So last night I went to the opening night of the Berlin and Beyond German language film festival. I'd wanted to go for a few years and finally this year I was able to. So here's the rundown of opening night.
First there was the opening night party. A little tip to any film fest organizers out there--unless you want a significant portion of your audience to be kinda drunk for the movie, have the party after the films. Instead, they had the party first (the SF Jewish Film Festival also does this, I don't know why). But on the plus side, this being a German festival the food was hearty and the beer was plentiful. Mmmm...Dinkel Acker and beef stew, perfect for one of the coldest nights ever in San Francisco.
So 90 minutes of eating, drinking, and shmoozing with film people and I was ready to start the movie. The opening night selection was a sweet confection called "Summer in Berlin" (the german title translates to "Summer on the Balcony", but the director Andreas Dresen--who apparently has had many films play in this festival--said he figured it'd have a better chance to play at Berlin and Beyond if "Berlin" was in the title). It's a mostly sweet slightly bitter story of best friends Nike and Katrin. Nike is a blond in-home care nurse taking care of several elderly patients during the day and partying all night. I wouldn't go so far as to call her slutty, but she dresses kinda trashy and picks up guys. Katrin is an unemployed single mother interviewing for a job dressing mannequins for store displays. Katrin is almost run over by truck driver Ronald , who then starts dating Nike (who can't remember if his name is Ronald or Roland). Meanwhile Katrin's son Max is smitten with a girl named Charly, who likes Max's friend and bad-boy Rico. Anyway, it's a slice of life story that's interesting for its characters and even more for its tone. The exact same script, in the hands of a more cynical, less playful director, could be a very acerbic, biting dark comedy. But as it is, the movie is as goofy, energetic, and just plain enjoyable as Andreas himself, who was very entertaining in the Q&A. Kind of surprised me for a former east German, I expected him to be more dour. But that's what I love about these festivals--breaking stereotypes and learning about cultures I know very little about.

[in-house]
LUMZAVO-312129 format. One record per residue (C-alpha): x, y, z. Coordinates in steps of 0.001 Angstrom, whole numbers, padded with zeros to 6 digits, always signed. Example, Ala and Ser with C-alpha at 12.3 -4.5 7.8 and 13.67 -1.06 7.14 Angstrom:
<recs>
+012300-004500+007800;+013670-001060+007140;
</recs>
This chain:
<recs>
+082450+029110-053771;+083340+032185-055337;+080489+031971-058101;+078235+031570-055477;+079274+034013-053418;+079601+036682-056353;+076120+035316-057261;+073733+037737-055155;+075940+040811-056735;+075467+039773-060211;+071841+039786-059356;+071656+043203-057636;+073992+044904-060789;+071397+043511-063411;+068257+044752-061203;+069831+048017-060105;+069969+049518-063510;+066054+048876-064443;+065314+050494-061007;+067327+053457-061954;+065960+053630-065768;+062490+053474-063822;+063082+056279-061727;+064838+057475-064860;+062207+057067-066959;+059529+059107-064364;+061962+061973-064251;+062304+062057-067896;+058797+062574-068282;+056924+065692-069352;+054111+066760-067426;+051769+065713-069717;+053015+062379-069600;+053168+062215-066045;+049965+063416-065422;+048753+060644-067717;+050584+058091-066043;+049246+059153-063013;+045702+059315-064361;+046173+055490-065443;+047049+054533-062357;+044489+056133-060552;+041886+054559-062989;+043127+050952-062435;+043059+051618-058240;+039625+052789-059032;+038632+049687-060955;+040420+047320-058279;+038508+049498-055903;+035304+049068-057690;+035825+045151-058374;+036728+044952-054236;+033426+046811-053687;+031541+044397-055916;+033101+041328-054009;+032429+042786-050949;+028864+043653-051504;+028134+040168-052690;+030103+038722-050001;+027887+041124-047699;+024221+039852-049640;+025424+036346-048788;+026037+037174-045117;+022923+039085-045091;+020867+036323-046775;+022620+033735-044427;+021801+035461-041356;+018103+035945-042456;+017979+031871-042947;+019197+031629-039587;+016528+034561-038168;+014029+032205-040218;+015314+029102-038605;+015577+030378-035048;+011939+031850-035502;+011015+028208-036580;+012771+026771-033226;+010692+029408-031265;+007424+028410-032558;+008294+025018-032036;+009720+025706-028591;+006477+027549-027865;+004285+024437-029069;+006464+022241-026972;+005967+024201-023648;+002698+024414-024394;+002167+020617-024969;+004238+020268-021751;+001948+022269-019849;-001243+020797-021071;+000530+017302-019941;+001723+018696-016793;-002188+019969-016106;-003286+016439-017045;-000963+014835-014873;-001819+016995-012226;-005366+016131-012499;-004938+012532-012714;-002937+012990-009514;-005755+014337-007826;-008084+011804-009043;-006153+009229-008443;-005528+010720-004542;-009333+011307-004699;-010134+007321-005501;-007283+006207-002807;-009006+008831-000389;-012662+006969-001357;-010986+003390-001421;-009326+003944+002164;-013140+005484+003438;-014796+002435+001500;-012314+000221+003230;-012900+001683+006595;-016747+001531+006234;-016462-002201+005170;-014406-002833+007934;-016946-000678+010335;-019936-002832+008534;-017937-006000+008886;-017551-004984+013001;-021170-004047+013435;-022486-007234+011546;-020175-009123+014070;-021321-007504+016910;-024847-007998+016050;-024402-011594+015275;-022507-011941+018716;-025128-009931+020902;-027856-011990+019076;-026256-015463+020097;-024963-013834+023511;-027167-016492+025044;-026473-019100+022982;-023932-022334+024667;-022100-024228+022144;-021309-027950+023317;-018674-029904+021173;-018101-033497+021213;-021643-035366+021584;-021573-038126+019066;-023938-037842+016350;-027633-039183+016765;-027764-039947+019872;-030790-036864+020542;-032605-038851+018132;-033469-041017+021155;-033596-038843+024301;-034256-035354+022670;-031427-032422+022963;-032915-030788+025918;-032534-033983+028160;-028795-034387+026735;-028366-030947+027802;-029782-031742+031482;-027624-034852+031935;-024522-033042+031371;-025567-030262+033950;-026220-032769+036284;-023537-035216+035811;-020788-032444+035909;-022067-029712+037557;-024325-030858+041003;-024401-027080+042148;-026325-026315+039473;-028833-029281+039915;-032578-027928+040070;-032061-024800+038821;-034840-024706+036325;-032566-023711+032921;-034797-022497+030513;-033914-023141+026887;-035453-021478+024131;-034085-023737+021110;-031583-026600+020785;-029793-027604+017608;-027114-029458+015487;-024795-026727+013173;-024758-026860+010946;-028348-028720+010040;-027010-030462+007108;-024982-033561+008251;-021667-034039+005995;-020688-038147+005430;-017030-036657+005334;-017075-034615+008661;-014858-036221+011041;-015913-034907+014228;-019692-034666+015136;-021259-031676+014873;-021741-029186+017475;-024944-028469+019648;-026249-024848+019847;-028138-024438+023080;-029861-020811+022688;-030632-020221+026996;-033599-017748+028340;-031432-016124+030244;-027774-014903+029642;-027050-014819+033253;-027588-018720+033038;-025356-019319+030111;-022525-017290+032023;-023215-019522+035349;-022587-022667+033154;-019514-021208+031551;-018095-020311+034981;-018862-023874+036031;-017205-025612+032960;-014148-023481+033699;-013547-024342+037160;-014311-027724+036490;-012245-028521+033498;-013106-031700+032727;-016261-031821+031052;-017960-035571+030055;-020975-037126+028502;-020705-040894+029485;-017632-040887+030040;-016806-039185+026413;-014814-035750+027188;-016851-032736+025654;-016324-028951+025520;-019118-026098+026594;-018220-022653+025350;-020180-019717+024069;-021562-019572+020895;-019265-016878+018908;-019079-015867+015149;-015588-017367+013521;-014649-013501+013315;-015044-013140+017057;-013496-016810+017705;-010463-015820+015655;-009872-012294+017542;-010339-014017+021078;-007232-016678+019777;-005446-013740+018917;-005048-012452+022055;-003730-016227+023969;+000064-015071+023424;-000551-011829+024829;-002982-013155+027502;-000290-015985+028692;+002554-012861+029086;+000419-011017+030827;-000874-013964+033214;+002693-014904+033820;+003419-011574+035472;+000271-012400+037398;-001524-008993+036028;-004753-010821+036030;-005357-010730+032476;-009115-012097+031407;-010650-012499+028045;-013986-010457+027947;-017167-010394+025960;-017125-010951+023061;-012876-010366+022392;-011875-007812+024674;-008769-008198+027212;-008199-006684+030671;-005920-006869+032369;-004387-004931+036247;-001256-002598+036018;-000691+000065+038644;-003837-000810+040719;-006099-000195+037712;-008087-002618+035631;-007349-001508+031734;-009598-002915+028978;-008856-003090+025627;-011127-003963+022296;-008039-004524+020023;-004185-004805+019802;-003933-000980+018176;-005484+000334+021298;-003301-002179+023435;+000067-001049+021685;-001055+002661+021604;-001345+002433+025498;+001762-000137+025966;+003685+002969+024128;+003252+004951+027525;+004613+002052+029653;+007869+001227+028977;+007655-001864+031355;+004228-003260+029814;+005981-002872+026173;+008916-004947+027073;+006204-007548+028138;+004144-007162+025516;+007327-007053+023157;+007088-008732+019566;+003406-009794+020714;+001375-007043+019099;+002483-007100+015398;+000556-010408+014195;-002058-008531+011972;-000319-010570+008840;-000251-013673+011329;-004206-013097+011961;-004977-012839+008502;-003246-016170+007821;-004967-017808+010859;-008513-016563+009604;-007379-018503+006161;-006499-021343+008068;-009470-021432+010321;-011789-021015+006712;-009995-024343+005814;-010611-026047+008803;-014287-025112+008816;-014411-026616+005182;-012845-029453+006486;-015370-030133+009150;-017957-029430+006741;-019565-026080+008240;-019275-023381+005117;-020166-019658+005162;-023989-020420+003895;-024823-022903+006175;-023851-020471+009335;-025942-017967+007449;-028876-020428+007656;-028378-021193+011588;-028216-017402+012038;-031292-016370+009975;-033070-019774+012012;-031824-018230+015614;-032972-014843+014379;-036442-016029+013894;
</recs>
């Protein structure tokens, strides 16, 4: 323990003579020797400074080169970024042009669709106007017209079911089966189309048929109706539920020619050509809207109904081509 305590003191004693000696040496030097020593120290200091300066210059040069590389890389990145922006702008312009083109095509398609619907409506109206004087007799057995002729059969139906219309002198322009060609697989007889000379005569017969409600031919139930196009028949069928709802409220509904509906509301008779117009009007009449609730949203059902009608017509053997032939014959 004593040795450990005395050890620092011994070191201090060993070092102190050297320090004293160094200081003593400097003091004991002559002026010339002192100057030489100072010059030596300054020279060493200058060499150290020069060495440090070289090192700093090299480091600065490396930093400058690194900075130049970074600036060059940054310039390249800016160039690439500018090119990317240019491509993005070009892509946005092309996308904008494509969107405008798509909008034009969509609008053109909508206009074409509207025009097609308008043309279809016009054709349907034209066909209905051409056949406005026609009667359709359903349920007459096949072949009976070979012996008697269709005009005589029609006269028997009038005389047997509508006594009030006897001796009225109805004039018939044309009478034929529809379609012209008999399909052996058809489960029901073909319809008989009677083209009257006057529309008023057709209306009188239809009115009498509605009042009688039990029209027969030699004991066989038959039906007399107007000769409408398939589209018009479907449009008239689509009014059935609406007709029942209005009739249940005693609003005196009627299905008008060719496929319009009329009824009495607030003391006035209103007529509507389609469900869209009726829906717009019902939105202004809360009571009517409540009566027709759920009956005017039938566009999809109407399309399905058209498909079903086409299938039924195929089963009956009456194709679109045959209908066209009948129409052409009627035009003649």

So here's hoping that the rest of the festival continues to pleasantly surprise me!